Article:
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‘Since Tommy Atkins Taught The Chinese How To Charleston’: what is jazz in Jack Payne’s BBC Dance Orchestra 1928-32. October 14, 2018

Posted by wallofsound in Abstracts, British Jazz, Jazz, Music Radio.
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Here’s the abstract for the paper I will be giving at the sixth Rhythm Changes Conference Jazz Journeys, 11–14 April 2019, at the University of Music and Performing Arts Graz.

http://www.rhythmchanges.net

This paper establishes a case study of the mediation of jazz by British radio in the late 1920s and early 1930s through the music of the BBC Dance Orchestra under Jack Payne. In histories of jazz in Britain the BBC Dance Orchestra tends to be presented as the antithesis of a ‘true jazz’ which became championed by European jazz fans in the late 1930s. It is certainly the case that Payne’s Dance Band’s broadcasts presented a distinctly English form of music which synthesised British music hall and light music traditions with highly selected elements of what was then celebrated as American jazz. As such, though, the band’s musical programmes provides us with a brilliant case of how jazz entered British cultural life, what its main musical characteristics were seen to be, and how it was then, and later, received by the radio listening audience.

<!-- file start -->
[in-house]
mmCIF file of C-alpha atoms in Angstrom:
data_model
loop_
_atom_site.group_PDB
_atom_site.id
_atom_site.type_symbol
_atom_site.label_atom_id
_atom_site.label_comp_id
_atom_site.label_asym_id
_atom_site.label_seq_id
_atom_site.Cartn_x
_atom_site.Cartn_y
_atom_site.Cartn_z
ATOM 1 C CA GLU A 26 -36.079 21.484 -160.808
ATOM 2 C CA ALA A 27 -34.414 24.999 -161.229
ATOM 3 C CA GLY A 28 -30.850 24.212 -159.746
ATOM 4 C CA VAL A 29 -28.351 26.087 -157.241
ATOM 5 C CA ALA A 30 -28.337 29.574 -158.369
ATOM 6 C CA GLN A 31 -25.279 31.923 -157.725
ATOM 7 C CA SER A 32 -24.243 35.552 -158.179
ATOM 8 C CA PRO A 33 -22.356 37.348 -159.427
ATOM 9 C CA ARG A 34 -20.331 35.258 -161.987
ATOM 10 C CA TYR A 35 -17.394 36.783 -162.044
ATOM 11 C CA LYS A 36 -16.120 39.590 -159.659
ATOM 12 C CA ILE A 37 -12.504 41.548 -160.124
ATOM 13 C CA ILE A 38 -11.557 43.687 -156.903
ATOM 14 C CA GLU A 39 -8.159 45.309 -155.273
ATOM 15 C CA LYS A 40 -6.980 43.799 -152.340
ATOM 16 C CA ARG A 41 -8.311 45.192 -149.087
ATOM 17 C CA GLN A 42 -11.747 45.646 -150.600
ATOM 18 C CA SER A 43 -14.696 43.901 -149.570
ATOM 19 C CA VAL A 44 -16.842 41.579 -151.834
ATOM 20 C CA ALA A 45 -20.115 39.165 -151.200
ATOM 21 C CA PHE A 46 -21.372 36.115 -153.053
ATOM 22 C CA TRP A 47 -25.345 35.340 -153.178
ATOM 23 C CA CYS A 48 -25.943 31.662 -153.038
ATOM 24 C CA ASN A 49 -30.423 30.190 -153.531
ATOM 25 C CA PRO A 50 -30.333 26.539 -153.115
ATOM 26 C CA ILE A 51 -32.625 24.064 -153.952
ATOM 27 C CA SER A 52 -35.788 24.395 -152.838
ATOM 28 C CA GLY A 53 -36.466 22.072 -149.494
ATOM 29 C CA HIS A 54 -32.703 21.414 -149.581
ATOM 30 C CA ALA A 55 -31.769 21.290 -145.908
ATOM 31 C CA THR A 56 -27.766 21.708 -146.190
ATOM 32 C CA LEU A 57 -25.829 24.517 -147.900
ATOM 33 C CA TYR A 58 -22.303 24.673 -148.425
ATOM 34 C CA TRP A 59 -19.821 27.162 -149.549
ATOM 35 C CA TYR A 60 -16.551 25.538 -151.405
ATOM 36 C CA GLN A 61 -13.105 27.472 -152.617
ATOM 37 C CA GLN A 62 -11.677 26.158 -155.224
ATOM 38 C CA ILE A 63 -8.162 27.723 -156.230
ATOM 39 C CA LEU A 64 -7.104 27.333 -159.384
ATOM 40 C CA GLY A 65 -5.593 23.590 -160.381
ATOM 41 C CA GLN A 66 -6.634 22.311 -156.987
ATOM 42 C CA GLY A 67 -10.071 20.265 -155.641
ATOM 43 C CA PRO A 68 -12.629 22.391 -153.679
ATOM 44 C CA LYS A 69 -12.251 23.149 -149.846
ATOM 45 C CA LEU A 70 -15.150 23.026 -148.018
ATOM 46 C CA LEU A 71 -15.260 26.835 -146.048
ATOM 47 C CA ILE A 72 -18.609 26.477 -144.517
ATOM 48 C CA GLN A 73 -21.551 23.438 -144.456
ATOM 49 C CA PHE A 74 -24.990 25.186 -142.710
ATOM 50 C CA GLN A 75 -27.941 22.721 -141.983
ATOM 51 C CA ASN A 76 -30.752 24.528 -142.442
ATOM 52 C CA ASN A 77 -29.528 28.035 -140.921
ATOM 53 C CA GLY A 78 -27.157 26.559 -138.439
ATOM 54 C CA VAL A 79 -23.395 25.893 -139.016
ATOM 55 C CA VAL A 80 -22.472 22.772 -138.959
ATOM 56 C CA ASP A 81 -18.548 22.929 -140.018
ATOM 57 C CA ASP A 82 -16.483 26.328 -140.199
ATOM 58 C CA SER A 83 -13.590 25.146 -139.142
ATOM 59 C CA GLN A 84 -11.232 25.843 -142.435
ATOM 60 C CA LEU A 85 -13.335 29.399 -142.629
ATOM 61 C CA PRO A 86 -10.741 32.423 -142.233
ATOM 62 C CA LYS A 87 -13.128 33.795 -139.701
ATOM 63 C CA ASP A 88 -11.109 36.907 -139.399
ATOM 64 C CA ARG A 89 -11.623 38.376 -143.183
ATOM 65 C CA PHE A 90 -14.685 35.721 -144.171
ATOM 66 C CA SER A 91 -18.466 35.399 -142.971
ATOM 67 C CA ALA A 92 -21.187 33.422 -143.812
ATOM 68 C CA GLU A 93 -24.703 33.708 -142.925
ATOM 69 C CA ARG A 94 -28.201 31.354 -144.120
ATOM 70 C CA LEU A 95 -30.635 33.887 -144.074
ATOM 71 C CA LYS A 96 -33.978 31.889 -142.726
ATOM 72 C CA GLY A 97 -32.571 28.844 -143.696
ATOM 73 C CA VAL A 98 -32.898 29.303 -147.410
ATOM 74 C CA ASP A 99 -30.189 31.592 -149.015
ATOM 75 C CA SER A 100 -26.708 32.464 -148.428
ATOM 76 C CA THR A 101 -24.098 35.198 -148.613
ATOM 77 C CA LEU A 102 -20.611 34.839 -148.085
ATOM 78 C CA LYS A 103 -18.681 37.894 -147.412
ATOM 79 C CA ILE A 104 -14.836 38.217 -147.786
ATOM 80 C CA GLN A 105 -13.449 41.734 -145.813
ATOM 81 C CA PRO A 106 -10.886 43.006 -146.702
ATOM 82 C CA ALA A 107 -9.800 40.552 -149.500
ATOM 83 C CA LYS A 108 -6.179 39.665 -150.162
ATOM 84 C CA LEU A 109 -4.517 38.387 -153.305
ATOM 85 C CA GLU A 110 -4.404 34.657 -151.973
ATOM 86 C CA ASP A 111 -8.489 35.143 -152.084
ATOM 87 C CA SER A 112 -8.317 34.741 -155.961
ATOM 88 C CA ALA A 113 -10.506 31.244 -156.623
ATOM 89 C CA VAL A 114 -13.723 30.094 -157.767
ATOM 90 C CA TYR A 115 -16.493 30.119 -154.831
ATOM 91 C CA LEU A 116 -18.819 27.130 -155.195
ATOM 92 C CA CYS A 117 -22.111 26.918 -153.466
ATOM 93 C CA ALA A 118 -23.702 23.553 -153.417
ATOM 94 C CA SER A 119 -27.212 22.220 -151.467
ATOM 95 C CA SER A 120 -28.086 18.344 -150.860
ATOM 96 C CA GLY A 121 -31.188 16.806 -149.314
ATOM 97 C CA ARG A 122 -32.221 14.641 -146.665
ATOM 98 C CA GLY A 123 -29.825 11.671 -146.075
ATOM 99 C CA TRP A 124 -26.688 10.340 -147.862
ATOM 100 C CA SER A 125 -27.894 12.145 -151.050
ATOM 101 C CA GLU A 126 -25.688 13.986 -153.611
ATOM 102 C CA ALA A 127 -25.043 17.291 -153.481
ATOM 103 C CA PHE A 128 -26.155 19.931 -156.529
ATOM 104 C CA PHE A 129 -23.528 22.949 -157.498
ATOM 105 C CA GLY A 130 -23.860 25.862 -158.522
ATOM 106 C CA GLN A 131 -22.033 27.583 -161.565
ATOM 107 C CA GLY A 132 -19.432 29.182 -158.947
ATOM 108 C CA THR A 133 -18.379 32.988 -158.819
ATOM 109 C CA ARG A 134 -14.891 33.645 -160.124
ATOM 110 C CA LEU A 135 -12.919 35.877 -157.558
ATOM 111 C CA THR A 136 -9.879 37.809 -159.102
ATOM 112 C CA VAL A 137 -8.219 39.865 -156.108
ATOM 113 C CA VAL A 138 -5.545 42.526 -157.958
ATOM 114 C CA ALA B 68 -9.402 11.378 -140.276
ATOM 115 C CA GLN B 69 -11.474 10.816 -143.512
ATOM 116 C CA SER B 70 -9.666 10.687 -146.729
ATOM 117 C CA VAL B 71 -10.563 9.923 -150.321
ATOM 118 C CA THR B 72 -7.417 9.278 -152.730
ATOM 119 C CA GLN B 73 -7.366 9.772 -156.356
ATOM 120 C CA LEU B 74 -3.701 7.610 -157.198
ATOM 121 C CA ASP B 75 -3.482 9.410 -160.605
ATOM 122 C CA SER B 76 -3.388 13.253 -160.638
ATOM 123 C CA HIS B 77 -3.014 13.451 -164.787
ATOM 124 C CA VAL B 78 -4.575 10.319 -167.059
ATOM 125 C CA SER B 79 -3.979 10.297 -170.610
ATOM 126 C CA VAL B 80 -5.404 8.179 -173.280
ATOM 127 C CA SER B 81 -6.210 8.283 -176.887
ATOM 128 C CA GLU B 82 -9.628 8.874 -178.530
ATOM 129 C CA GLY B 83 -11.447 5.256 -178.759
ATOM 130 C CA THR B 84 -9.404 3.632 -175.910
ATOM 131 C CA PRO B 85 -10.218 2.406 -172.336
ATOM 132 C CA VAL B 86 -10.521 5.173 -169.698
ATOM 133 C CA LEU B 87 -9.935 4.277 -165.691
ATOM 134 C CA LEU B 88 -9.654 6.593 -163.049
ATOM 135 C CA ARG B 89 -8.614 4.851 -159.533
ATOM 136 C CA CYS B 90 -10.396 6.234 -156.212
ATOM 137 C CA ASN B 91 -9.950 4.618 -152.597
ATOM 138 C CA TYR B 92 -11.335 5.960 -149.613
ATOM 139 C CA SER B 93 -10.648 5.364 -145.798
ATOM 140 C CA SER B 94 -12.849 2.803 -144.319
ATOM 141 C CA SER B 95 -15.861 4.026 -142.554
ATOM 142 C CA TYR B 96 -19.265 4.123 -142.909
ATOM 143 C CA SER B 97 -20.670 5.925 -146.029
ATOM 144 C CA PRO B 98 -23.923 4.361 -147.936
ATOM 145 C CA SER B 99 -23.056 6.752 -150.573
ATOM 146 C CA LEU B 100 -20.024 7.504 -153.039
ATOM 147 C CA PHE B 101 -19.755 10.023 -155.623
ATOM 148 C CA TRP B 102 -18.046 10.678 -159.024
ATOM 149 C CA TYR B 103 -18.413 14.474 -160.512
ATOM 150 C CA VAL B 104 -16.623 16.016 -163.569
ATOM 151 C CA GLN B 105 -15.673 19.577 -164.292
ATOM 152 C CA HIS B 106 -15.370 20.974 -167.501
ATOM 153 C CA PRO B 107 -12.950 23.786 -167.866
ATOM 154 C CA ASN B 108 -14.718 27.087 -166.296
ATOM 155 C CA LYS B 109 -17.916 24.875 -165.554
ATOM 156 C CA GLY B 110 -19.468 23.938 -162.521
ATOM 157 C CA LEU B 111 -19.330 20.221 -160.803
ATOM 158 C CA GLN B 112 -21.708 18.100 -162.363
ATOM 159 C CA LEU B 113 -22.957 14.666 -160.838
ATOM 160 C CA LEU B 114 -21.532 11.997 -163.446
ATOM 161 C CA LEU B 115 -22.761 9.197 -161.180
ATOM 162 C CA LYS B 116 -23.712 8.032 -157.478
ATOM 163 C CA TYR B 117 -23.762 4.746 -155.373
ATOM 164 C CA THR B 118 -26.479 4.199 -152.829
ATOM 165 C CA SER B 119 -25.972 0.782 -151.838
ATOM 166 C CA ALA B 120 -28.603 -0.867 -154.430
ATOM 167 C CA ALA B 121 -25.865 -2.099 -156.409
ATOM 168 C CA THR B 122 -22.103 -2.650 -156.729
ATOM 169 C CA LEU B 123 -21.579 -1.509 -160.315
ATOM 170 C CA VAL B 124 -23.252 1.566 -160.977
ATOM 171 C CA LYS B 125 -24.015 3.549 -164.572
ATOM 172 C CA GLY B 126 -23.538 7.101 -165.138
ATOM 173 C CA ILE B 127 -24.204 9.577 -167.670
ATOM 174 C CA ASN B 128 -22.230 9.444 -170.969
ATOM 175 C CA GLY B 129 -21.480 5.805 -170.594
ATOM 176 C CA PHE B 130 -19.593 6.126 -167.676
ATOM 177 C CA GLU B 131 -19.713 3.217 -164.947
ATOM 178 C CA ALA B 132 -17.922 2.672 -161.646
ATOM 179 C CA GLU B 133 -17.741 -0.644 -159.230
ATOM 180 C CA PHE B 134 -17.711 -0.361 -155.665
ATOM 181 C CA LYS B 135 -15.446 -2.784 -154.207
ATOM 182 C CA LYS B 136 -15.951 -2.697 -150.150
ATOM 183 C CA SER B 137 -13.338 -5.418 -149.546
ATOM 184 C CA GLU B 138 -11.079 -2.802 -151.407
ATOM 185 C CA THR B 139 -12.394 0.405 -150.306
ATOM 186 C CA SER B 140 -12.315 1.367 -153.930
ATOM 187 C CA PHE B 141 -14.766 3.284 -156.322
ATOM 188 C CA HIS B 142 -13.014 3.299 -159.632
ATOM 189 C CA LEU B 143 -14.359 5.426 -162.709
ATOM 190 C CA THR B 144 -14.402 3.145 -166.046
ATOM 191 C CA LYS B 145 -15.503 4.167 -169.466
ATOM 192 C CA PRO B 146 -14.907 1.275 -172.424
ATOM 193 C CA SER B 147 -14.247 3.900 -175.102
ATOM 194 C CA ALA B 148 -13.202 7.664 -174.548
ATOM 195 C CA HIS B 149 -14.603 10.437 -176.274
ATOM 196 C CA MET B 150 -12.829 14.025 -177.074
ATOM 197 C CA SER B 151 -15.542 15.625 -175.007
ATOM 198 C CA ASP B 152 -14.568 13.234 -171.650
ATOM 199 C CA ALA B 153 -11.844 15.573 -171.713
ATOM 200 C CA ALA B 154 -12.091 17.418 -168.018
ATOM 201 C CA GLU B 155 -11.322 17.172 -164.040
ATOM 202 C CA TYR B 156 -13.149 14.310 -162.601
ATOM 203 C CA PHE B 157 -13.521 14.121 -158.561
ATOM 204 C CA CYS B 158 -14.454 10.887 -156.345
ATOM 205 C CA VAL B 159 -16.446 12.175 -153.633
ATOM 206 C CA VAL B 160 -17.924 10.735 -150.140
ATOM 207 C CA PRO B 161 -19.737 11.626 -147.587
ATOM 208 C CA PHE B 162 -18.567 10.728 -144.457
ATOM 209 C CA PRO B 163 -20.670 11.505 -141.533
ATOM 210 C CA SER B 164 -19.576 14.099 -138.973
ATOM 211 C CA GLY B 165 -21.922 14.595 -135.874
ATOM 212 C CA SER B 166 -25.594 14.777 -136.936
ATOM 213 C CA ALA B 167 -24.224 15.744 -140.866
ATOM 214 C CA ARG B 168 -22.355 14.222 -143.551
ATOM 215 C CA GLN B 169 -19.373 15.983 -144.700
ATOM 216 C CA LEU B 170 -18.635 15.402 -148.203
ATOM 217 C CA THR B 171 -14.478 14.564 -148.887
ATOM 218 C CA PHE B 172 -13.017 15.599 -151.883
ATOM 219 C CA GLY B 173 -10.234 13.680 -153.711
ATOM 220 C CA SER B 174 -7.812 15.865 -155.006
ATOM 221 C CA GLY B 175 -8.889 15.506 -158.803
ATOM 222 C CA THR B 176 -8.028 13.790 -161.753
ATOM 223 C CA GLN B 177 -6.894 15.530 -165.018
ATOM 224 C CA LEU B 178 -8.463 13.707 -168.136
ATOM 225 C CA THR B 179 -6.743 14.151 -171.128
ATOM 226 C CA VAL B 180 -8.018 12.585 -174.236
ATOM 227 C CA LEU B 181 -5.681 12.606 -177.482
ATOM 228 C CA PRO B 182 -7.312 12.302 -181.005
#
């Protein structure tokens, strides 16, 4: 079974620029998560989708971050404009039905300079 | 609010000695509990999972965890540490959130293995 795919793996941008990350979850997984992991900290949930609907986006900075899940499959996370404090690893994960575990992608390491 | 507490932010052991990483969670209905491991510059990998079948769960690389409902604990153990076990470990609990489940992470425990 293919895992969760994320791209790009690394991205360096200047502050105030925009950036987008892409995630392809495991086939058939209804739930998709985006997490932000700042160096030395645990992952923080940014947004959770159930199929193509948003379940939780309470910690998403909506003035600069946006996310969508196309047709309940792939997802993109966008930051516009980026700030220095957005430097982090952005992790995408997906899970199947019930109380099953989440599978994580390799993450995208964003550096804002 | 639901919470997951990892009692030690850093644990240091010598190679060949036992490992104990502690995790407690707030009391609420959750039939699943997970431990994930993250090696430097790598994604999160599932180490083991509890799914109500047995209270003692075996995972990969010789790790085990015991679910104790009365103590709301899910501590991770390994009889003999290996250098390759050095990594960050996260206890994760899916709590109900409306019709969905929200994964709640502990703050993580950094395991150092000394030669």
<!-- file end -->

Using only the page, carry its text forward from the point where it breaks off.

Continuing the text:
By moving the debate about how jazz was received in Europe on from ideas of the dilution of a vibrant form in a journey from black folk form to commercialised commodity, we can unpick exactly how a new music form like jazz was coded adapted and represented in a new cultural home. Using a number of recordings by the Payne band made contemporaneously with the broadcasts, the paper analyses the elements used to signify jazz and jazz culture within this music, and to explore more fully what it meant in British society of the time. The Orchestra’s broadcasts always featured Payne’s own very English singing style carefully positioned within a highly rehearsed band of impressive professional musicians. By examining three specific pieces – ‘I Love the College Girls’ (Regal 8864), ‘The Girl Friend’ (Regal 8983), and most wonderfully ‘Since Tommy Atkins Taught The Chinese How To Charleston’ – a rich picture of jazz’s place in Europe at this time resonates through.

In such a study the institutionalising processes of cultural institutions like the BBC are highlighted and interrogated, and the importance of the visual and written word for the meaning of this audio medium are foregrounded. From today, though, it is the sense that these sounds and images represent the journey that jazz was taking, the exact form of the global circulation of jazz in the 1920s, and its critical reception which shine through. Further, the passage of jazz in Britain from mainly American to mainly British musicians raises intriguing questions about how swiftly jazz was disseminated in its new home. This should lead us to question many of the traditional histories of jazz and provide a template for producing more incisive jazz histories.

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